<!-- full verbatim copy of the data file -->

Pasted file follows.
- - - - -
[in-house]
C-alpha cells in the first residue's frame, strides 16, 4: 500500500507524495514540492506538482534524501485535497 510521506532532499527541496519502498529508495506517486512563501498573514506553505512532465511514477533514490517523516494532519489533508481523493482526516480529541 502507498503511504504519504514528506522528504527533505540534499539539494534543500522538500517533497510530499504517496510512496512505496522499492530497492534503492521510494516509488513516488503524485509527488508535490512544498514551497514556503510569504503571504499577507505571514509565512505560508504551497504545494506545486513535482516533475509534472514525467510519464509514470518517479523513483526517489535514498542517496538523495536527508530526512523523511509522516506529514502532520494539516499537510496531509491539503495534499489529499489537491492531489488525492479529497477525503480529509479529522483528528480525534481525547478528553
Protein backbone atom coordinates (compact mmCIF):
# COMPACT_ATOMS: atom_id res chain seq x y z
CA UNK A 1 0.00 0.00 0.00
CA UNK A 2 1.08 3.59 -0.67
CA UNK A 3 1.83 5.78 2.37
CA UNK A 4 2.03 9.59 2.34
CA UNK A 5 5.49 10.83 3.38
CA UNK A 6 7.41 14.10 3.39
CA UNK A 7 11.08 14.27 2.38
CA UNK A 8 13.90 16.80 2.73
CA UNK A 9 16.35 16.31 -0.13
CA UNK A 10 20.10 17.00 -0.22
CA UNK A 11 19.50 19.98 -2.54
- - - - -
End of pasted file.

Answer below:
[in-house]
C-alpha cells in the first residue's frame, strides 16, 4: 500500500507524495514540492506538482534524501485535497 510521506532532499527541496519502498529508495506517486512563501498573514506553505512532465511514477533514490517523516494532519489533508481523493482526516480529541 502507498503511504504519504514528506522528504527533505540534499539539494534543500522538500517533497510530499504517496510512496512505496522499492530497492534503492521510494516509488513516488503524485509527488508535490512544498514551497514556503510569504503571504499577507505571514509565512505560508504551497504545494506545486513535482516533475509534472514525467510519464509514470518517479523513483526517489535514498542517496538523495536527508530526512523523511509522516506529514502532520494539516499537510496531509491539503495534499489529499489537491492531489488525492479529497477525503480529509479529522483528528480525534481525547478528553
Protein backbone atom coordinates (compact mmCIF):
# COMPACT_ATOMS: atom_id res chain seq x y z
CA UNK A 1 0.00 0.00 0.00
CA UNK A 2 1.08 3.59 -0.67
CA UNK A 3 1.83 5.78 2.37
CA UNK A 4 2.03 9.59 2.34
CA UNK A 5 5.49 10.83 3.38
CA UNK A 6 7.41 14.10 3.39
CA UNK A 7 11.08 14.27 2.38
CA UNK A 8 13.90 16.80 2.73
CA UNK A 9 16.35 16.31 -0.13
CA UNK A 10 20.10 17.00 -0.22
CA UNK A 11 19.50 19.98 -2.54